OBJECTIVE:

Estimate the annual US incidence and cost of fatal and nonfatal youth injury in agricultural settings.

METHODS:

We used 2001–2006 Childhood Agricultural Injury Survey data to estimate the incidence of nonfatal injury and 2001–2006 Multiple Cause of Death data to estimate the incidence of fatal injury. To estimate the costs for injuries suffered by youth working/living in agricultural settings, we multiplied the number of injuries times published unit costs by body part, nature of injury, and age group.

RESULTS:

An average of 26 655 agricultural injury incidents occurred annually to youth (ages 0–19) in the United States during the period 2001–2006 (95% confidence interval [CI]: 24 263–29 046). These injuries cost society an estimated $1.423 billion per year in 2005 dollars (95% CI: $1.333 billion–$1.513 billion). Fatalities alone cost an estimated $420 million per year. Work related injuries annually cost $347 million or 24.4% of the total cost (95% CI: 20.3%–28.5%). Most agricultural youth injuries were not work related.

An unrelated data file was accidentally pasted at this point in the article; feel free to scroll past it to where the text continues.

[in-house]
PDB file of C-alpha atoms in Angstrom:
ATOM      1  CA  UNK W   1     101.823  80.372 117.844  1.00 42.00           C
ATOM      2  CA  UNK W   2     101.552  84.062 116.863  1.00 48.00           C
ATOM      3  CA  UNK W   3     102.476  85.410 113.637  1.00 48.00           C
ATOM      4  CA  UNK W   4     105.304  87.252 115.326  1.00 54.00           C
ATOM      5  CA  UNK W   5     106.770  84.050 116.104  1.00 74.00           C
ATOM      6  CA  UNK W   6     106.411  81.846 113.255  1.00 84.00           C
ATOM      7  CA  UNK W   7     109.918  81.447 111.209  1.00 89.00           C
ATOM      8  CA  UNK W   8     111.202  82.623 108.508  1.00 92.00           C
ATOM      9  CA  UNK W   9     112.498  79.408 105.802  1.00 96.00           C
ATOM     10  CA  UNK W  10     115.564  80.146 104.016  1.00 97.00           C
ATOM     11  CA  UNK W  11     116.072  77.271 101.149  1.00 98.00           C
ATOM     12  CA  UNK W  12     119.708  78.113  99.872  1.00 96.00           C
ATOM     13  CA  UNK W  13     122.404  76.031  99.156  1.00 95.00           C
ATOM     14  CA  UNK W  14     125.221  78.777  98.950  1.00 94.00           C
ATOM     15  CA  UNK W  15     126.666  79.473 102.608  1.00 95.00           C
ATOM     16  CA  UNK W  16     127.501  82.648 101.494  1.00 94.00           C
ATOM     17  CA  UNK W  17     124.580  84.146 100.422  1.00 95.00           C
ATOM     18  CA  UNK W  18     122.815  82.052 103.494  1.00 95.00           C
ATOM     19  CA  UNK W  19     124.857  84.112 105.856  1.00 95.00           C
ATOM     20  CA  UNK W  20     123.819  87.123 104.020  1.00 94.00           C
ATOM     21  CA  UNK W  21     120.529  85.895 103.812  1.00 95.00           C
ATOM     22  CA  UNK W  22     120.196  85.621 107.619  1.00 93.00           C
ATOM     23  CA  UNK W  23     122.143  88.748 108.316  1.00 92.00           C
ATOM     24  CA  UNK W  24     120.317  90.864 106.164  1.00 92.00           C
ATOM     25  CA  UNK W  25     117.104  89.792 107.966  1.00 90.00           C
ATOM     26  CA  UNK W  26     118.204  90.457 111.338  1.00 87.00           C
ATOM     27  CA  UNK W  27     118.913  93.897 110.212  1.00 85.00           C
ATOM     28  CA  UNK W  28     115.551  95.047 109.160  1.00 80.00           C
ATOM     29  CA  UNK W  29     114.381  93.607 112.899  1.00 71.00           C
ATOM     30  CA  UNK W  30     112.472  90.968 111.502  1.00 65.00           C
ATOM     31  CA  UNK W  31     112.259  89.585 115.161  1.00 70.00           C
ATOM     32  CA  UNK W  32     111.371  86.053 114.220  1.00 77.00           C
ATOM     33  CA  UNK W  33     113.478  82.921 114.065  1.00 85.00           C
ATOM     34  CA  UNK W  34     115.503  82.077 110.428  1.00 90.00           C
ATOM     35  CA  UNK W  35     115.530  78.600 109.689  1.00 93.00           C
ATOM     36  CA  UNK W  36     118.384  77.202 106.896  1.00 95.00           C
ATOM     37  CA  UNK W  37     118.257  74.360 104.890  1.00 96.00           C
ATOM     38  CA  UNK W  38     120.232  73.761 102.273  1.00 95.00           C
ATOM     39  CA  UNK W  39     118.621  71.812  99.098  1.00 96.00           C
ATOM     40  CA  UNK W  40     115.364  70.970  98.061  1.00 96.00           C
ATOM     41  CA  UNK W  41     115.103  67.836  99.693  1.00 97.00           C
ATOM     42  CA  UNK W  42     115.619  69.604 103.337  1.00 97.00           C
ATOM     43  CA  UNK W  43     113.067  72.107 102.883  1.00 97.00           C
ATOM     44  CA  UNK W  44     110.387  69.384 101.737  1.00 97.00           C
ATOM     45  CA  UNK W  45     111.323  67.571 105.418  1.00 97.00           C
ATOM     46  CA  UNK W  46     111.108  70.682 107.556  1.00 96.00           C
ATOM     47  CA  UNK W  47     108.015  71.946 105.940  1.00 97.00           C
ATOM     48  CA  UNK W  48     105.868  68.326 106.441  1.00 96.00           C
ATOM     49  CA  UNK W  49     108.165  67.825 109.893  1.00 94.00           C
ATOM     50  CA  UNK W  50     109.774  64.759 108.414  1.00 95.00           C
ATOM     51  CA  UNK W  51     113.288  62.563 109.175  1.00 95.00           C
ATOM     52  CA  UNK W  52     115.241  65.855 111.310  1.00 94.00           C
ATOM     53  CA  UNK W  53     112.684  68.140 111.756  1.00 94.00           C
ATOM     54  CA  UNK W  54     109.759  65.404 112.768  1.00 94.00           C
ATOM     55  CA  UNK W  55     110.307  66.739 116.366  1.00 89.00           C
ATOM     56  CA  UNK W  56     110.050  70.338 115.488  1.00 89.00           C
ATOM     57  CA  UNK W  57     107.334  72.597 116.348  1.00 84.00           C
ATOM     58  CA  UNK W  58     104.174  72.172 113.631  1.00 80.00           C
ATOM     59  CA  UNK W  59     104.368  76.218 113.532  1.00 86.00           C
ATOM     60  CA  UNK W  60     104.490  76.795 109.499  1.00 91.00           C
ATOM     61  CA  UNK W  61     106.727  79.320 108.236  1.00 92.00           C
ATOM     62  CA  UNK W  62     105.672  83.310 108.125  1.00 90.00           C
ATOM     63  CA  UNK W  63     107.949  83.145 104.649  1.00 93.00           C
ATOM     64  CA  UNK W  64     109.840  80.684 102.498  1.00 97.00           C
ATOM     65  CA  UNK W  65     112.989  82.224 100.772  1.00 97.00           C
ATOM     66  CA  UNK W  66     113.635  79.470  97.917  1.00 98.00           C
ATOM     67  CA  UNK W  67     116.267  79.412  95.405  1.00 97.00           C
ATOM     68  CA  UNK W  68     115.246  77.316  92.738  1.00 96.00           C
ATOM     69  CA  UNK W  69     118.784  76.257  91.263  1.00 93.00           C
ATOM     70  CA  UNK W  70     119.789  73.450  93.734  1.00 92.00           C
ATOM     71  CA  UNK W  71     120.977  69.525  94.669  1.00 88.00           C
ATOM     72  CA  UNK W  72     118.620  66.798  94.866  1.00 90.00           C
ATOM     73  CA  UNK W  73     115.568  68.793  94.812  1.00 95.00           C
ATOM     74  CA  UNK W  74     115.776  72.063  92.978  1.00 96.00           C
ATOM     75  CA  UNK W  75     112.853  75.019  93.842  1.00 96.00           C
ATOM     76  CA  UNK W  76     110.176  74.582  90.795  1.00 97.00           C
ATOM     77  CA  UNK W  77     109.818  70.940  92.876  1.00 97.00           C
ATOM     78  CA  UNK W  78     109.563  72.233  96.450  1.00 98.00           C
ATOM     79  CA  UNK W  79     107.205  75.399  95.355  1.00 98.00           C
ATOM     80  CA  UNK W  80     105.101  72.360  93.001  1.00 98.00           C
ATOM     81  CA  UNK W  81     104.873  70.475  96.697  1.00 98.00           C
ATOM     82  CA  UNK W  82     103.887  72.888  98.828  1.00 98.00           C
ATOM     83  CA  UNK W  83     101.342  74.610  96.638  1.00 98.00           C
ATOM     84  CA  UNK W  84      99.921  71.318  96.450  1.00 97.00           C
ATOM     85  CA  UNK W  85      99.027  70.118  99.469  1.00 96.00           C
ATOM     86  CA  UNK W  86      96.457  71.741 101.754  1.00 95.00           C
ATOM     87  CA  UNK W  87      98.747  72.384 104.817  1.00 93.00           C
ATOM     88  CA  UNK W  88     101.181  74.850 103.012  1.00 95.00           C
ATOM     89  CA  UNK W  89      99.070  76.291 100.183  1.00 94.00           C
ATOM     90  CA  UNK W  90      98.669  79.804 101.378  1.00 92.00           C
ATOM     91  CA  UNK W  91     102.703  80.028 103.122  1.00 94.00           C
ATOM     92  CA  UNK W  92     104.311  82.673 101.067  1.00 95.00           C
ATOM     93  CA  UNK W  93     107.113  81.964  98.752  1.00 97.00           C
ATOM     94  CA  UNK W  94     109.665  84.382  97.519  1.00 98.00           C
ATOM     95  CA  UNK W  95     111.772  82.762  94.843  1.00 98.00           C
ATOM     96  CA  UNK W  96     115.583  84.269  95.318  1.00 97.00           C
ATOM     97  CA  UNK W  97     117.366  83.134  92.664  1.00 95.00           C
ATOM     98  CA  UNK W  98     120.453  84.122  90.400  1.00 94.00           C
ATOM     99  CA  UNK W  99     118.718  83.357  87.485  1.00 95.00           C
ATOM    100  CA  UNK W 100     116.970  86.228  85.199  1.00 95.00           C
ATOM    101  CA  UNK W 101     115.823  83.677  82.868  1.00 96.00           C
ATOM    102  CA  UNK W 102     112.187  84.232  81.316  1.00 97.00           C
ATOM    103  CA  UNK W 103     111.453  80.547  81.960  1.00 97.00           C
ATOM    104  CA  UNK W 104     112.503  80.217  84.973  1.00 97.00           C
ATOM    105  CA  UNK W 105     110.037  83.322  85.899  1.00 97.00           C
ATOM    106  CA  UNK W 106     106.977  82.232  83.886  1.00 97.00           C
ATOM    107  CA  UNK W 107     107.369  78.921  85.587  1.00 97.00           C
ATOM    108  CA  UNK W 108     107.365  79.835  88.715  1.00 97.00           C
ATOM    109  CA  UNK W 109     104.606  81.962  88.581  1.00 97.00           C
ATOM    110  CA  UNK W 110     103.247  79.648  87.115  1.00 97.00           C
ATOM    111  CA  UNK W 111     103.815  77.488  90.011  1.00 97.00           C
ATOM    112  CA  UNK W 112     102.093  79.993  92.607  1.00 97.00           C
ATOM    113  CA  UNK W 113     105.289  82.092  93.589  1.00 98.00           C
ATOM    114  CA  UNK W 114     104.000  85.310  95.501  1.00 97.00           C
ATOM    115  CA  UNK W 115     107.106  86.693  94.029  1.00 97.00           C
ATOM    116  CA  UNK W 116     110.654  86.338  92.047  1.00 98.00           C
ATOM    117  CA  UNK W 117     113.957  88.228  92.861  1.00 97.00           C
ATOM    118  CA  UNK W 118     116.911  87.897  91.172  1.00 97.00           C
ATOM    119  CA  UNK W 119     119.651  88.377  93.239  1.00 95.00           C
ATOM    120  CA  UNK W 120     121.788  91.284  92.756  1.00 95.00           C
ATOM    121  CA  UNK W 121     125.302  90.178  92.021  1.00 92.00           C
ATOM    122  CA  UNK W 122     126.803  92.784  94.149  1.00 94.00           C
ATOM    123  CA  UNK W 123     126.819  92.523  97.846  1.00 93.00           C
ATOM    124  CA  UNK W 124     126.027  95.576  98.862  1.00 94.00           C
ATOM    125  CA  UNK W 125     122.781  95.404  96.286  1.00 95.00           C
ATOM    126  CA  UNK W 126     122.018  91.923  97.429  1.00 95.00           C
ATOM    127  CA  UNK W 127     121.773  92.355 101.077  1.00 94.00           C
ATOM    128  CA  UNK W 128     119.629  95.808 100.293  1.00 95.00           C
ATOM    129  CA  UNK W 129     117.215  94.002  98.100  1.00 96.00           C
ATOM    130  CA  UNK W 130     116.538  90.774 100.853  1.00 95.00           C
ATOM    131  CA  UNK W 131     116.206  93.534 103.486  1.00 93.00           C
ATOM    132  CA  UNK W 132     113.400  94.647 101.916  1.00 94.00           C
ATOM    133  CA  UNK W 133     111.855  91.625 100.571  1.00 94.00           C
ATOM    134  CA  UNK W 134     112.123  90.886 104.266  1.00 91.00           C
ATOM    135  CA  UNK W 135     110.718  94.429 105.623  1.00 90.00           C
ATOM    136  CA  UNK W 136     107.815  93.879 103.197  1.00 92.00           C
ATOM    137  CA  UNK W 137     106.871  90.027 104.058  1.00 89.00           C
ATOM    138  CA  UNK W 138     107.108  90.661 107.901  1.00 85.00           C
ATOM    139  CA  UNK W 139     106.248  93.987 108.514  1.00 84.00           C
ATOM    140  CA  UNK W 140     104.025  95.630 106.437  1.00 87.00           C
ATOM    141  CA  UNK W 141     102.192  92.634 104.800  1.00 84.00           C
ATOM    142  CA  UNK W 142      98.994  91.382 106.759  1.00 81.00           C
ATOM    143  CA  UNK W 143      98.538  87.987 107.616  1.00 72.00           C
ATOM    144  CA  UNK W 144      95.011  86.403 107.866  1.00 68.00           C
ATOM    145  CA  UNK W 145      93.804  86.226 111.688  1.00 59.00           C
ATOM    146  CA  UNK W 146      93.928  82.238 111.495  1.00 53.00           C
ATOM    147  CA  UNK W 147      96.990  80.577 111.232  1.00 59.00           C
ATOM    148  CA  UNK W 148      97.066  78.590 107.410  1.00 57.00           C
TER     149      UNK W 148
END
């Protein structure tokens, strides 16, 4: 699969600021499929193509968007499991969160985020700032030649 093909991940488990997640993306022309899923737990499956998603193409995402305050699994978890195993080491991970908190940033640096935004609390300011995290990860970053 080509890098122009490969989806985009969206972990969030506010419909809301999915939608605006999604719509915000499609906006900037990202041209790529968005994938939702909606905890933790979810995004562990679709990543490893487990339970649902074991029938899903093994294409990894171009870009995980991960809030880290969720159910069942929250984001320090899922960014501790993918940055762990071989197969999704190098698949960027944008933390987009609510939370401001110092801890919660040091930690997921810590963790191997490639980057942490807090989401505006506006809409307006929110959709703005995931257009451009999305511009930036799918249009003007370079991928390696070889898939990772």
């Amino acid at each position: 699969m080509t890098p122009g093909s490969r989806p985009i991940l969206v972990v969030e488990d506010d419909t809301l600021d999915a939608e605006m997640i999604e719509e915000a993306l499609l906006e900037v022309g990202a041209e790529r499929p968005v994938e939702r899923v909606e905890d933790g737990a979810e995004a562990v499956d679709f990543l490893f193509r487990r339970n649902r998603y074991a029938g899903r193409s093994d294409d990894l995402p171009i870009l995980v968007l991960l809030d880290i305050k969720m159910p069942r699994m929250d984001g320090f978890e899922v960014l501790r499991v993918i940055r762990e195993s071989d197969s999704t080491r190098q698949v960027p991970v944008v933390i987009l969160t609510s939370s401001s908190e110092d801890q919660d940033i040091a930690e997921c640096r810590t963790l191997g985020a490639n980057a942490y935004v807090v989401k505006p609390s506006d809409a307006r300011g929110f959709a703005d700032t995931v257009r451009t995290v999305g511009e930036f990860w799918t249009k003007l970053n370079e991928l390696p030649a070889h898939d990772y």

CONCLUSIONS:

We found that, similarly to adult agricultural injuries, youth agricultural injuries tend to be more severe and more costly than nonagricultural injuries. Only 1.4% of injured youth in the United States were hospitalized in 2000, but 14% of youth injured in agriculture were hospitalized in 2001–2006. To address this serious problem, prevention should focus on better controlling both child access to agricultural recreational activities and child assignment to agricultural work tasks that exceed developmental norms.

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